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Law Hum Behav. 2020 Mar 12. doi: 10.1037/lhb0000366. [Epub ahead of print]

Subjective interpretation of "objective" video evidence: Perceptions of male versus female police officers' use-of-force.

Author information

School of Social and Behavioral Sciences, Arizona State University.
School of Criminology and Criminal Justice, Arizona State University.



The police face great scrutiny after highly publicized instances of lethal force. Dash-camera footage ostensibly provides "objective" evidence of whether the force was excessive. We tested whether participants interpreted the same "objective" video of an officer exerting force differently based on the officer's gender and race.


We predicted that when (a) a male (vs. female) officer used force and (b) a Black (vs. White) officer used force, participants would endorse more internal and less external explanations for their use-of-force, which would be associated with less trust in and perceived effectiveness of the officer.


We randomly assigned Amazon's Mechanical Turk workers (N = 452; 53% female, 80% White) to (a) see a segment of a police-civilian interaction video that either included or did not include exertion of force, and to believe that the officer was (b) male versus female, and (c) Black versus White. They reported their trust in the officer and perceptions of the officer's effectiveness, and their degree of agreement with external and internal attributions for the officer's behavior.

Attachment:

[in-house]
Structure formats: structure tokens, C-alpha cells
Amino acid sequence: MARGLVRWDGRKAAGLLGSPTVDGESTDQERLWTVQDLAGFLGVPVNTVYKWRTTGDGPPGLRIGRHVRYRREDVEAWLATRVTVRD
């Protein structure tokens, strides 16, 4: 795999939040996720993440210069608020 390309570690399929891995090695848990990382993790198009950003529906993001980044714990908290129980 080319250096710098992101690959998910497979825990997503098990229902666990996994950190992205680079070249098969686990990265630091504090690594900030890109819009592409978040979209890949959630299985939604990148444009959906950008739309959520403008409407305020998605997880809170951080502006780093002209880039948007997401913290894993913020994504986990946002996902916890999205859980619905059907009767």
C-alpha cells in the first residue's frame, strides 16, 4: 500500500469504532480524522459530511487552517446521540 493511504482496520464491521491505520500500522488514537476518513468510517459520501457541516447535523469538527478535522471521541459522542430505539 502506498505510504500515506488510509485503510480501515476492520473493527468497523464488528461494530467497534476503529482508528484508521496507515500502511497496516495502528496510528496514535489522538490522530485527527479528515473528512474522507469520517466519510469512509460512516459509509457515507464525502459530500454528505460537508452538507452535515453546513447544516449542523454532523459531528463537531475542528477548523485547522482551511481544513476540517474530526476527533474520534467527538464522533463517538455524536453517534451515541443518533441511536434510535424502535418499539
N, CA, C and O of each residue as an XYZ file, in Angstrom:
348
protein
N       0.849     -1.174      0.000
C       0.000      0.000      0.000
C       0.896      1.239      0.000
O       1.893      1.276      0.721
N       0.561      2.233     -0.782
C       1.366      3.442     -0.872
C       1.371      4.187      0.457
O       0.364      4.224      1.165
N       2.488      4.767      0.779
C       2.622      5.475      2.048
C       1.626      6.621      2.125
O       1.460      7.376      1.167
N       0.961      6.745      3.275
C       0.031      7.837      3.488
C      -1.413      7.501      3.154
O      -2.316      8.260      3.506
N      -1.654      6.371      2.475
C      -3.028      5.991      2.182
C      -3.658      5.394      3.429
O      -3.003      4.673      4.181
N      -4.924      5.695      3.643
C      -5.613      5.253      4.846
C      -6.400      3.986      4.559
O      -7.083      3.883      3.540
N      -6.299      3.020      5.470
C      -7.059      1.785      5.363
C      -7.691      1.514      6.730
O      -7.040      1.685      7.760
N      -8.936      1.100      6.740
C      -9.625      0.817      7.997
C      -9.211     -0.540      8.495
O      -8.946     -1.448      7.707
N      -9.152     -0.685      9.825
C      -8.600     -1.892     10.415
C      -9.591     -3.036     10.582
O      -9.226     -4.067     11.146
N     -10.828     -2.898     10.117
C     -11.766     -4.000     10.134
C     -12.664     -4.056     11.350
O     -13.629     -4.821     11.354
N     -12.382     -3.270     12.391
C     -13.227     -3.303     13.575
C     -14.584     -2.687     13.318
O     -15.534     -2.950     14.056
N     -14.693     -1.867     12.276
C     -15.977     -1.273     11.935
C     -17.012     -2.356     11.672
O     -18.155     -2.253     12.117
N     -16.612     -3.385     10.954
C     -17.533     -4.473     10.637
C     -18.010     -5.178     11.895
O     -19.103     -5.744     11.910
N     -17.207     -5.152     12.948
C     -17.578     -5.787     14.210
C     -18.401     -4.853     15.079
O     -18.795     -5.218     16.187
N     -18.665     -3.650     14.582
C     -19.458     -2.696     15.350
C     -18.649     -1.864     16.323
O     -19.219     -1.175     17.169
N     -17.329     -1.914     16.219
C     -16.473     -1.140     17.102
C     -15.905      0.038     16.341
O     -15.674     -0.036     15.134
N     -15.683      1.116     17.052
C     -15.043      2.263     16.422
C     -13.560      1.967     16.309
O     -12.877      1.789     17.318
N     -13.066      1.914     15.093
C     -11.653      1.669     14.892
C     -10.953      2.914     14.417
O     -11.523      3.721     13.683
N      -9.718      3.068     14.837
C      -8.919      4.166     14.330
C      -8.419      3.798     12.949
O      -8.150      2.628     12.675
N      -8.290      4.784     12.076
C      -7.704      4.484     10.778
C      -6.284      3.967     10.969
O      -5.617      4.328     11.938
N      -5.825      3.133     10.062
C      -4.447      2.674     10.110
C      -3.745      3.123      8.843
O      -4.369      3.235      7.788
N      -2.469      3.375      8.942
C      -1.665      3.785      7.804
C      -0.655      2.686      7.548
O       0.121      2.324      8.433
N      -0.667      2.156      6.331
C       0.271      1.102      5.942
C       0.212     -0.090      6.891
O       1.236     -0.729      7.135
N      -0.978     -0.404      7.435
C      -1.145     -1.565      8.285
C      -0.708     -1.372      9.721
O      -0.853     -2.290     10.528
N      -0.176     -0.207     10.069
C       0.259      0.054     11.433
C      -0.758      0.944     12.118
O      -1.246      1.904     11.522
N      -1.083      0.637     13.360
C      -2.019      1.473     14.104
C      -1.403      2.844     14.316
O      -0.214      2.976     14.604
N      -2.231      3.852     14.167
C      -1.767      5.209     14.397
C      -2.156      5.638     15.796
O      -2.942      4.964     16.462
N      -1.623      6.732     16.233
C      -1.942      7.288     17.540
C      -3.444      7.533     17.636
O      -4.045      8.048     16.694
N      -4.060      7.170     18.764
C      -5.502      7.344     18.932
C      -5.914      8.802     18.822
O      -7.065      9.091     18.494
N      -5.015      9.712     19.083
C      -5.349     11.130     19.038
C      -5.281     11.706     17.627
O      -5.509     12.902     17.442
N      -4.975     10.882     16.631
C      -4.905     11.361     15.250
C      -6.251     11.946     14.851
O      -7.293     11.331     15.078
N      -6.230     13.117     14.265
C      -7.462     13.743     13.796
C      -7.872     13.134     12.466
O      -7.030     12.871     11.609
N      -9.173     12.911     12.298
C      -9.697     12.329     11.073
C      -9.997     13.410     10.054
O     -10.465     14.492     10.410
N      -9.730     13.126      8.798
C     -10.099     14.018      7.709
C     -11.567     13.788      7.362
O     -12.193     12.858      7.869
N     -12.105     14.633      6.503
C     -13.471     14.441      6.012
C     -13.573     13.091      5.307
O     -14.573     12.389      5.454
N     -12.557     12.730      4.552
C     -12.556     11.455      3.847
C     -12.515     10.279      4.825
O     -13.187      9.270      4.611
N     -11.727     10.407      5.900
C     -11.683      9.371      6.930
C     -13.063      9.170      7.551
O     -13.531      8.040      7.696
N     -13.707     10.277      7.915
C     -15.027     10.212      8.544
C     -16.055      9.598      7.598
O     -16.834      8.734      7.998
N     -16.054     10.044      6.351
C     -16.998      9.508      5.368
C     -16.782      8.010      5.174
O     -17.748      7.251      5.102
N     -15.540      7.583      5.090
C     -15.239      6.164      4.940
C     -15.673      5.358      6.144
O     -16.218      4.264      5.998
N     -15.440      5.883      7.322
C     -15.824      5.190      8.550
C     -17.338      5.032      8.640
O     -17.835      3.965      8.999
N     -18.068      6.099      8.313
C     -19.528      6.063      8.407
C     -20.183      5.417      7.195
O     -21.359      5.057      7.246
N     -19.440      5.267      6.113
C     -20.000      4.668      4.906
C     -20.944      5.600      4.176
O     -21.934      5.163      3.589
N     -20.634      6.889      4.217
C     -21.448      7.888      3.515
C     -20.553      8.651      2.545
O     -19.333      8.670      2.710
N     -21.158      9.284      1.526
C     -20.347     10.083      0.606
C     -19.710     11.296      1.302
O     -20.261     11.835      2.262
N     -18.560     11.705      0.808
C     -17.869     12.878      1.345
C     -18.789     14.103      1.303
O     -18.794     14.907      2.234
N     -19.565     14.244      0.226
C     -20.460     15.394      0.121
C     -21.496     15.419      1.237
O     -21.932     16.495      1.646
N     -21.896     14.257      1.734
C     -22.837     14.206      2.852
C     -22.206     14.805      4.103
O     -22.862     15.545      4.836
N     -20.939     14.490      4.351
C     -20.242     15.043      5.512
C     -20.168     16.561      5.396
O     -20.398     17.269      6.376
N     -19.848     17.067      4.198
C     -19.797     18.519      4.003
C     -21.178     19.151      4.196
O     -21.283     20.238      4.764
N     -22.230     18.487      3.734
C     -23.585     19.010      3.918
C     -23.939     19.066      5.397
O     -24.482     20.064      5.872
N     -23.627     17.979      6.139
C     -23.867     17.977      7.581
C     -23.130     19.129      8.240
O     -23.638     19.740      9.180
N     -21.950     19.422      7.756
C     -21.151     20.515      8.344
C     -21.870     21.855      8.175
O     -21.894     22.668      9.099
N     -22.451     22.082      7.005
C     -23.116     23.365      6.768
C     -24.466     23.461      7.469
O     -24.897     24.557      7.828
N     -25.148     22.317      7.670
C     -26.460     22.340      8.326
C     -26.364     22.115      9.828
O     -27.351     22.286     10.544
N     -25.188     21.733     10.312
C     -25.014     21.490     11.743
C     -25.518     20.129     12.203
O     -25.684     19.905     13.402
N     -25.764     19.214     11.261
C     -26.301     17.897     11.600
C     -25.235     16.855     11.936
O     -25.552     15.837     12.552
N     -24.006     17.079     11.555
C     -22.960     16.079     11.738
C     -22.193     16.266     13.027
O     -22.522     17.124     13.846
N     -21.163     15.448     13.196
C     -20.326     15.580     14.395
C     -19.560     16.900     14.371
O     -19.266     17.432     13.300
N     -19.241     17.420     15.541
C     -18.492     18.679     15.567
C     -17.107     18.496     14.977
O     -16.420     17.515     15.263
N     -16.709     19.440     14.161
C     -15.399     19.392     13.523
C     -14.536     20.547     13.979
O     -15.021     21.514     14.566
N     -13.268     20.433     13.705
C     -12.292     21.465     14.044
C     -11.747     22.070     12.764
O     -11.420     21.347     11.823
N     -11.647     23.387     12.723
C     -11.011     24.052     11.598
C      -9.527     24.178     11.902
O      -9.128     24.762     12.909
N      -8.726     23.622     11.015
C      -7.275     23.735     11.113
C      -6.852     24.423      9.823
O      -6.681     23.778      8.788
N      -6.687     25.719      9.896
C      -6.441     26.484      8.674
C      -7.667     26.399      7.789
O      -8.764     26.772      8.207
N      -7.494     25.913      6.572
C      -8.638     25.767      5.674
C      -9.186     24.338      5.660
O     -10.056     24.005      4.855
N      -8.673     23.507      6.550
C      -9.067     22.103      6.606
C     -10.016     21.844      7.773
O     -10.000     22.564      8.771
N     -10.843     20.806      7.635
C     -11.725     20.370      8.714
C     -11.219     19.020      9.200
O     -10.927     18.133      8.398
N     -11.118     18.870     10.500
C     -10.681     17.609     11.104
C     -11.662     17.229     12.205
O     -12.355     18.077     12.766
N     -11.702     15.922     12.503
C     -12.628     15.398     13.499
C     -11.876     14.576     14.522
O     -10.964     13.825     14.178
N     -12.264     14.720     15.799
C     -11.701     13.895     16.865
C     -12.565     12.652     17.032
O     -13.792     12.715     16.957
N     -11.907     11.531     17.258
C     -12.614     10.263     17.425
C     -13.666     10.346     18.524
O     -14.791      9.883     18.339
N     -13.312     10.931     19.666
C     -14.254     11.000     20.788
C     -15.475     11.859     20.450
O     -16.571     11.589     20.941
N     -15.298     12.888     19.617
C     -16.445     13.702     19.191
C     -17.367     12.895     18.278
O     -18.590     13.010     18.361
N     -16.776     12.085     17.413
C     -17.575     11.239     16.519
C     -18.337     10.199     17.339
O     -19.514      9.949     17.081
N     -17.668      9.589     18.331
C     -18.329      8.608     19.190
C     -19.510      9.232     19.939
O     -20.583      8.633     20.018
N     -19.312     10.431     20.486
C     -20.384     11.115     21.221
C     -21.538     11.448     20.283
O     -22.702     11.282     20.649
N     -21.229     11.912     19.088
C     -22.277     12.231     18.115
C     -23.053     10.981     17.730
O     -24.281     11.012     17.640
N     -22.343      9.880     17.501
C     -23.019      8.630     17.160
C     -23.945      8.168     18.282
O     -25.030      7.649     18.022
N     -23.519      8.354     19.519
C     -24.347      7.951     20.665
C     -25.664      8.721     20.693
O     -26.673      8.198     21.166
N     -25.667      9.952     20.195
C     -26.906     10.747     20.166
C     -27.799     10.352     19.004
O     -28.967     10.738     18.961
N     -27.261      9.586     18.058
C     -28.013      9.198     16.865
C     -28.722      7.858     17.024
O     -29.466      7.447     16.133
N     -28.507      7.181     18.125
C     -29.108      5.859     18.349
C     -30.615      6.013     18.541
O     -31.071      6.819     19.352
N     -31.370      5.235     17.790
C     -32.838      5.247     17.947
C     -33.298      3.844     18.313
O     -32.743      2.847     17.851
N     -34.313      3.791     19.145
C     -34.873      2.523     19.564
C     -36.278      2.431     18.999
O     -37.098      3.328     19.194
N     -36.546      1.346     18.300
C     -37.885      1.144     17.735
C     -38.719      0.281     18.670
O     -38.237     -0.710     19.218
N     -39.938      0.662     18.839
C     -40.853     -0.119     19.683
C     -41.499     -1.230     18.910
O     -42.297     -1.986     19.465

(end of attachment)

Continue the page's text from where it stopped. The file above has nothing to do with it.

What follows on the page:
When officers used force, people trusted officers less (d = 1.13) and perceived them to be less effective (d = .78) relative to when they did not. Despite all participants viewing the same interaction, people who thought they saw a male (vs. female) officer perceived his use-of-force to be driven more by internal traits, such as being aggressive and emotionally reactive, and less by the external situation, which was associated with decreased trust and perceived effectiveness. In contrast, people perceived female (vs. male) officers' force to be driven more by external aspects of the dangerous situation, which was associated with increased trust and perceived effectiveness. This pattern did not depend on the officers' race or participants' gender.


This constitutes a rare instance of women benefiting from violating gender stereotypes in the workplace because people assumed her counterstereotypical behavior was more justified by the situation and less about her being an aggressive and emotionally reactive person. (PsycINFO Database Record (c) 2020 APA, all rights reserved).


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